The Raspberry Pi, a $25 Linux based PC, may be available to users as soon as next month.
This highly affordable PC is comparable to the size of a credit card, with measurements for the small device emerging as 85.60mm x 53.98mm x 17mm.
The Raspberry Pi weighs about 45g, and can be hooked up to other devices, such as a TV and a computer keyboard. It is capable of running the types of programs usually found on a desktop PC. Users of the Raspberry Pi will be able to work with spreadsheets, word-processors and video games.
Users will also be able to access popular social media websites, such as Facebook and Twitter through the web browser.
The Raspberry Pi will come in two versions; the $25 version will come with 128MB of RAM and no network connection, whereas the $35 version will come with an Ethernet connection. Both will have USB and HDMI ports, along with analog video and audio outputs. The 1080p video visuals will be backed up by a 700MHz ARM processor and a 5-volt power supply.
Eben Upton, a former lecturer at Cambridge University, worked alongside his college colleagues Rob Mullins and Alan Mycroft to create a prototype model of the Raspberry Pi. Eben also worked with a slew of individuals who eventually became the Raspberry Pi's board of trustees.
Frontier Developments' head David Braben spoke to Next-Gen.biz about their plans to distribute the Raspberry Pi. "There are things we haven't announced that are very exciting, but the initial 10,000 will be distributed through the Raspberry Pi website," he said.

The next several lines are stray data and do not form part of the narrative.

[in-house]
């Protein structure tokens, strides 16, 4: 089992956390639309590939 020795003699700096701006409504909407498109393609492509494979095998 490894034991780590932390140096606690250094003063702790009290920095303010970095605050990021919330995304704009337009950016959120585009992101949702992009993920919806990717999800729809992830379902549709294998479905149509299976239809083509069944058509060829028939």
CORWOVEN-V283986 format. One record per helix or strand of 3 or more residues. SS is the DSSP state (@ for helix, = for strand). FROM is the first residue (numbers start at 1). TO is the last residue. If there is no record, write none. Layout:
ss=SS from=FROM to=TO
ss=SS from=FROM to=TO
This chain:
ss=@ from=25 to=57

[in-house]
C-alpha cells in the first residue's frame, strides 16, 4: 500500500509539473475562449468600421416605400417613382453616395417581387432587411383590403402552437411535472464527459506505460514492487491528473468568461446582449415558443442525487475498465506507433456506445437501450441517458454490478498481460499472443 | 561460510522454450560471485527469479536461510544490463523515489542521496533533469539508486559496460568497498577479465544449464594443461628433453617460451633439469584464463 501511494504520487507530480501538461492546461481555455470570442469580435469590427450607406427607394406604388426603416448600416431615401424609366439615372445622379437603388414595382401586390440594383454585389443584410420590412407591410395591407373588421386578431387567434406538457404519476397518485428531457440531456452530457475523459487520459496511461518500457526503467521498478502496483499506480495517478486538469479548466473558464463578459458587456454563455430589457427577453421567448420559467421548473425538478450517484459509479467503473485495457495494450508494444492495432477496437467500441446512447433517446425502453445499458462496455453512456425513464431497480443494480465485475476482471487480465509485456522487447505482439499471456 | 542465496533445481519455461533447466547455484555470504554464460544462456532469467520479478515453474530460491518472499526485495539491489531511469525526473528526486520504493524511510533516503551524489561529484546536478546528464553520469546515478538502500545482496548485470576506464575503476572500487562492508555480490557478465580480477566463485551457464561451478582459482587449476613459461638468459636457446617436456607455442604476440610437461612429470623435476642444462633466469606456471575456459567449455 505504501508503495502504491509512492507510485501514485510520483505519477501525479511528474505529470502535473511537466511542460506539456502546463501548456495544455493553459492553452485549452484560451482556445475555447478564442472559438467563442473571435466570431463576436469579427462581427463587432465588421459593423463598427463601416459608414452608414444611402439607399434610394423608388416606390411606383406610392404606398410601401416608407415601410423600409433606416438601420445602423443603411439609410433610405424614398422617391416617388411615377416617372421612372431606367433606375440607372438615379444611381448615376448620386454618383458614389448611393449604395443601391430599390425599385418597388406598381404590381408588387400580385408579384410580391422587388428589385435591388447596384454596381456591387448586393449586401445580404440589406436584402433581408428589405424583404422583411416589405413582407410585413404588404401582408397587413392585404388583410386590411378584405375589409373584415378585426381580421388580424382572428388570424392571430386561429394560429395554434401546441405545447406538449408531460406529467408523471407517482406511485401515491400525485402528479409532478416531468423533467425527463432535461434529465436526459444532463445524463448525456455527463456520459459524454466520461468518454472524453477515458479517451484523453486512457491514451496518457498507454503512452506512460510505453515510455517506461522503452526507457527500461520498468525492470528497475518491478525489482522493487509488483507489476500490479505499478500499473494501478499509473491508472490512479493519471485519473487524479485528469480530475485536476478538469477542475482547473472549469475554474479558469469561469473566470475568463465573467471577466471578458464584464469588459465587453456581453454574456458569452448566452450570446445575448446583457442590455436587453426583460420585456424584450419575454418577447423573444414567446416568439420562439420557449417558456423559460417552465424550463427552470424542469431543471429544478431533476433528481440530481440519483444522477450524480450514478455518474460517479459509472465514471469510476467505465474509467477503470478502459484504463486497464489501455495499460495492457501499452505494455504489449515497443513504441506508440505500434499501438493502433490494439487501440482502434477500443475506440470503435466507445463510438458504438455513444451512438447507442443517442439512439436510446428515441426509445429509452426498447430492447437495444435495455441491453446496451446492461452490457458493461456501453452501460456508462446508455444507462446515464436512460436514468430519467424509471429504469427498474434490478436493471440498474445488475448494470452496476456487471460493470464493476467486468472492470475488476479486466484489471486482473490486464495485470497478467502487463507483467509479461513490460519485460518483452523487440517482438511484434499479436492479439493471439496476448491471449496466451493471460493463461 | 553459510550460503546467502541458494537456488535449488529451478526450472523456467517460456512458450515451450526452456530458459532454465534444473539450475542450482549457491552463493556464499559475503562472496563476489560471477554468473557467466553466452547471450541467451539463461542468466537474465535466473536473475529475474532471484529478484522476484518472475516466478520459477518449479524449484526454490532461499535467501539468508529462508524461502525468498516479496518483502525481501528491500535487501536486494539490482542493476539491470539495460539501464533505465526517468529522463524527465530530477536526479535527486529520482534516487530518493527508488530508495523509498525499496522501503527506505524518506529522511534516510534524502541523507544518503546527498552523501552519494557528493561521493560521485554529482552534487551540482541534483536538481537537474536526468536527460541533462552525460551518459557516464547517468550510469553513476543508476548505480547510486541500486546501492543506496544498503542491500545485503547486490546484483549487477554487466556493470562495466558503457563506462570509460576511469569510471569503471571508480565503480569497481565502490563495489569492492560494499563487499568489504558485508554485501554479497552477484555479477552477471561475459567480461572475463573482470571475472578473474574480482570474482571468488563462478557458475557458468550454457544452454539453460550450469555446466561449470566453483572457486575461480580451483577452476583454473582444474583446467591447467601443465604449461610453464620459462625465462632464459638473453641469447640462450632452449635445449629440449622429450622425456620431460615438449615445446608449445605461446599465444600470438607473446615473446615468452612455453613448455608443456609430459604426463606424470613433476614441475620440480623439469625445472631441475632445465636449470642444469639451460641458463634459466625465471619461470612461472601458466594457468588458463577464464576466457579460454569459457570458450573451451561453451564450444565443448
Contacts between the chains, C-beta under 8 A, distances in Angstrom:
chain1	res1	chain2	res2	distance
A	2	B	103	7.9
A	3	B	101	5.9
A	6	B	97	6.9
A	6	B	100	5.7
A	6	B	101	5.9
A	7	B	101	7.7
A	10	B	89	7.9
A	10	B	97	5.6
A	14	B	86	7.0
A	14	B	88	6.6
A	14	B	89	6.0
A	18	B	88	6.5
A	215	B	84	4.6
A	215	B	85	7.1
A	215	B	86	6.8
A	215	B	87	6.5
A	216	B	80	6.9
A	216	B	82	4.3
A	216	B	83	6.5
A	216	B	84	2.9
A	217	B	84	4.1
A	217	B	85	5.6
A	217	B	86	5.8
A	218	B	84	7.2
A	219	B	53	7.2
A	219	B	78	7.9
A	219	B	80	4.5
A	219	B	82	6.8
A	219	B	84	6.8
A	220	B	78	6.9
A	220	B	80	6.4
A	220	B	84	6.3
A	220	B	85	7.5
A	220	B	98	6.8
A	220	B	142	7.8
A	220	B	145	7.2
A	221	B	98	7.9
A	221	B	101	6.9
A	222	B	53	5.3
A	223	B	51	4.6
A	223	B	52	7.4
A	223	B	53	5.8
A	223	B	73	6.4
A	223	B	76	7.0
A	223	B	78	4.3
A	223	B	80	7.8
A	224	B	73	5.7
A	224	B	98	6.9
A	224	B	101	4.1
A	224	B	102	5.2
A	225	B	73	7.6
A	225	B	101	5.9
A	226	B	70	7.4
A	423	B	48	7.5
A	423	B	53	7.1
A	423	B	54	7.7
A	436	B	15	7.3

Braben also spoke on the computer development spirit that the Raspberry PC is hoping to bring back: "There was a real enthusiasm for electronic devices when I was a kid. It wasn’t that it was geeky - it was actually quite trendy for a short period of time. But that’s not the point. The thing is that when the focus is on the device itself, that’s one thing, but what you can do with the device is a lot more interesting. [In Raspberry Pi] you’ve got quite a powerful, very cheap device that anyone can carry around, take to school, and hopefully do interesting things with that make it seem less like it's purely a school thing."
The embedded video below shows the type of HD visuals the Raspberry Pi is capable of outputting: